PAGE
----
What are the main events of the immune response when the body is infected by intra and extra-cellular parasites, essential components of many diseases? In this module you’ll be introduced to the fundamental concepts behind cellular and molecular immunology. You’ll learn about the main characteristics and features of the innate and adaptive immune system, their functions and how they relate to each other. You’ll explore current immune-techniques, modern concepts of immune-deficiency and hypersensitivities, and contemporary topics in animal and human diseases.

 
Applied Animal Science

A highly applied module, you’ll learn about animal physiology, nutrition and management and use your knowledge to think critically about production systems. Focusing on the nutrition, growth and welfare of farmed animals, you’ll cover a wide range of subjects, including investigating the energy and protein evaluation systems for ruminants and non-ruminants and the differential maturity of individual carcass components. You’ll compare systems of production for all major species of livestock and explore how these different systems integrate with each other and other enterprises on farms. Visits to local livestock farms will give you the opportunity to further develop your understanding within a ‘real-life’ context and are a core component of the module.

 
 

Typical year three modules

Core - both pathways

Research Project

This module will provide you with an opportunity to use your initiative and knowledge to undertake an original research project under the supervision of an individual member of academic staff. You will be involved in designing the study, gain familiarity with the techniques, undertake data collection, debate ethical issues and where appropriate safety procedures relevant to the topic. You’ll undertake appropriate quantitative analysis and prepare a report of approximately 5000 words.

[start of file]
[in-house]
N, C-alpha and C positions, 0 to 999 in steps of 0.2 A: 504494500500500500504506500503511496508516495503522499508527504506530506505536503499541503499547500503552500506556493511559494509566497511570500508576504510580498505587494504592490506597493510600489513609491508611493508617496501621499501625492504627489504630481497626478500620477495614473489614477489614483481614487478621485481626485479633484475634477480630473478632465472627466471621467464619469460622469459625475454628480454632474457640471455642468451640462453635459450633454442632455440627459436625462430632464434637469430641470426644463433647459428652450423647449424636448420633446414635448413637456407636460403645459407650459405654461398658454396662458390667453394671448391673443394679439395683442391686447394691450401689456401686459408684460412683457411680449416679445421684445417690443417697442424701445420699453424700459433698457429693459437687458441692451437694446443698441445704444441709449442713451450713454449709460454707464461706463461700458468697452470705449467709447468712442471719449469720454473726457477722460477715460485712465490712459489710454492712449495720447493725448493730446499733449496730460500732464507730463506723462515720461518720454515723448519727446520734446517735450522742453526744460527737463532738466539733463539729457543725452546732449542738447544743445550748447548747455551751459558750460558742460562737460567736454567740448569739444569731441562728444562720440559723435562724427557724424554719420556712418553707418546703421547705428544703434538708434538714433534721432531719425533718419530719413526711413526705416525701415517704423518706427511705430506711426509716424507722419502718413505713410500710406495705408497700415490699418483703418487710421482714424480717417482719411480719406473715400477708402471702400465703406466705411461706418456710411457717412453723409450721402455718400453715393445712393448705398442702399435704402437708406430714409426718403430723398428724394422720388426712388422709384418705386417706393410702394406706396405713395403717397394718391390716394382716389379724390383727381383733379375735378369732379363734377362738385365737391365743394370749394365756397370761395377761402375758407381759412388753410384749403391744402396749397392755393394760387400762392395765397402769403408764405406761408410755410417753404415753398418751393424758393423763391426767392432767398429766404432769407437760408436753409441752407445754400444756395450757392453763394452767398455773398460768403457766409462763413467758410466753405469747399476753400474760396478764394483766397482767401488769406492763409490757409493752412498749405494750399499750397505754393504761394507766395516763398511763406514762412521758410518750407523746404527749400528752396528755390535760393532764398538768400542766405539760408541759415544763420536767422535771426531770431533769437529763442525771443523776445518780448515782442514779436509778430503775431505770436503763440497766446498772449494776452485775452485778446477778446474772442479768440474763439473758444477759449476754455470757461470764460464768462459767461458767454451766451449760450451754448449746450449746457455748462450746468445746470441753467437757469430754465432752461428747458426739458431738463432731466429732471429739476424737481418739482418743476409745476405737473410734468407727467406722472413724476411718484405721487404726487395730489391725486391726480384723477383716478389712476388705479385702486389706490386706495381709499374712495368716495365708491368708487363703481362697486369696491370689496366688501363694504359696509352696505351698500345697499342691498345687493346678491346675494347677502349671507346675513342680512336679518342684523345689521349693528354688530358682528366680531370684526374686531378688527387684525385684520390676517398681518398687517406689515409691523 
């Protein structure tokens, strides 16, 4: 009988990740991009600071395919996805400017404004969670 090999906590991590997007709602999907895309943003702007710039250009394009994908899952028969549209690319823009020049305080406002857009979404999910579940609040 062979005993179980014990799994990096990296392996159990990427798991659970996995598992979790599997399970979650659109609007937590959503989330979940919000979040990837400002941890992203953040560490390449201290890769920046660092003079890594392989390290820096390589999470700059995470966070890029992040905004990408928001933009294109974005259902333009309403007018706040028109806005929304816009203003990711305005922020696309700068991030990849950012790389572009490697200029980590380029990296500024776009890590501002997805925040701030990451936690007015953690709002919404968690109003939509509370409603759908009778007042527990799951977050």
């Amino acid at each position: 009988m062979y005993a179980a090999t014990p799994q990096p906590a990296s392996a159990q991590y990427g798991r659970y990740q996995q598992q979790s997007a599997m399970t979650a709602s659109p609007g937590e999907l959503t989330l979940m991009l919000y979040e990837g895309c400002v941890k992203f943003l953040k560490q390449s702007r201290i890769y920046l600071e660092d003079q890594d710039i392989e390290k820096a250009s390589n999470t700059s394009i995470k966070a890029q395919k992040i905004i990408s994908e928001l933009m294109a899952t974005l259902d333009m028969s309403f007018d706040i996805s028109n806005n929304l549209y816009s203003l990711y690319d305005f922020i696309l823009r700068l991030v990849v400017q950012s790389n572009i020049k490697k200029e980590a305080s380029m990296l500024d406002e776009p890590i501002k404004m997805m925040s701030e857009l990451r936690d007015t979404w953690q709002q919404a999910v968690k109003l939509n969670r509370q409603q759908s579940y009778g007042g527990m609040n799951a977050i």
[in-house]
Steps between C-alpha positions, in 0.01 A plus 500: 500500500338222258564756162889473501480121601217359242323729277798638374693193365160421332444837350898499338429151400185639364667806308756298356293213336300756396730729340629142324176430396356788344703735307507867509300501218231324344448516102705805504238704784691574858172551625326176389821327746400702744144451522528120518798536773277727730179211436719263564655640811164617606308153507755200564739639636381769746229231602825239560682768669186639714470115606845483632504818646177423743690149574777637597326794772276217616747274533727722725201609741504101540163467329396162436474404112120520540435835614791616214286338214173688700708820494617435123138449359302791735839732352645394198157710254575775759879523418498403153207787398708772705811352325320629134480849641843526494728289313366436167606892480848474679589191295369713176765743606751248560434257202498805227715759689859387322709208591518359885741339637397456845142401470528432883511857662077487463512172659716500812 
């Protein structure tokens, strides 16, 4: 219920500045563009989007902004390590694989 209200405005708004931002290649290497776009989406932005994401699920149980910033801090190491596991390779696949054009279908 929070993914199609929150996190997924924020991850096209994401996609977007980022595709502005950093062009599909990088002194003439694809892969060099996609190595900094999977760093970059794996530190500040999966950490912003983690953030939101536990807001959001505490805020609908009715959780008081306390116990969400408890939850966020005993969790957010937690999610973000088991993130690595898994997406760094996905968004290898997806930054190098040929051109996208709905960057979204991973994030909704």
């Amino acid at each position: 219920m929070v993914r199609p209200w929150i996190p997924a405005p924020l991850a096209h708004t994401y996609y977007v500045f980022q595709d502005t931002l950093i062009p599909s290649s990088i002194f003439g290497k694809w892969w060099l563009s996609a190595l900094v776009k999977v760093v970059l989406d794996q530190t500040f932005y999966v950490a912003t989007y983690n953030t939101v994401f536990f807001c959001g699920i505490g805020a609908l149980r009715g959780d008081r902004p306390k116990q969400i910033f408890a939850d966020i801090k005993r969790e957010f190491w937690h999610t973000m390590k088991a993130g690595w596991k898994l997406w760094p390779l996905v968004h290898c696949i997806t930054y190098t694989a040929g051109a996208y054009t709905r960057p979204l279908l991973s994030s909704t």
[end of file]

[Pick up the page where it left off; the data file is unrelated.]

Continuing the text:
Our academics are at the forefront of research into reproduction, development, growth and health of domestic animals including major programmes in genetics, nutrition, female reproduction, early development, animal biotechnology, neurophysiology and applied bioethics.

You may either work in close collaboration with animals (farm livestock, companion species) and/or laboratory procedures to study animal physiology or biochemistry at a molecular, tissue, organ, and/or whole animal level.

Some library-based projects that give you the opportunity to carry out an in-depth study of the scientific literature in an area of your
interest are available.

Some projects are undertaken at other research institutes or zoos; we have a formal link with nearby Twycross Zoo. The University Farm and Dairy Centre are on campus.

 


Core - Physiology and Health pathway

Coordinated Physiological Functions

How does the brain control physiology and its associated behaviours? In this module you’ll examine the physiological basis of integrated behaviours. You’ll cover hypothalamic control of the endocrine system, body temperature, emotion, appetite and their associated behaviours. You’ll have lectures and laboratory sessions, including a significant practical component looking at the integrative aspects of exercise physiology.

 
Reproduction and Fertility
Drawing on your knowledge from earlier modules, the Reproduction and Fertility module involves the advanced study of fertility regulation and manipulation in mammals. You’ll learn about the artificial control of reproductive cycles in the female and mechanisms involved in pregnancy recognition and maintenance. You’ll explore recent developments in reproductive technology and embryology as it applies to farm species, humans and endangered species. You’ll have lectures and laboratory practical sessions to apply your learning.
 
Systems Neurophysiology
How does the central nervous system sense the environment and react to it? In this module, you’ll learn about central nervous control of sensory and motor pathways and how these systems interact. In particular, you’ll examine the anatomy, physiology and pharmacology of sensory and motor systems and their integration in posture, coordinated movement and protective reflex responses. A strong emphasis will be on the physiology and pharmacology of acute and chronic pain and you’ll study the use of analgesics to treat these conditions. You’ll also gain an understanding of the methodology behind a number of neuroscientific techniques and their application in novel research. You’ll have a mix of lectures, computer-based learning and practical laboratory sessions to reinforce and apply your knowledge. 
 


Core - Production and Nutrition pathway

Livestock Production Science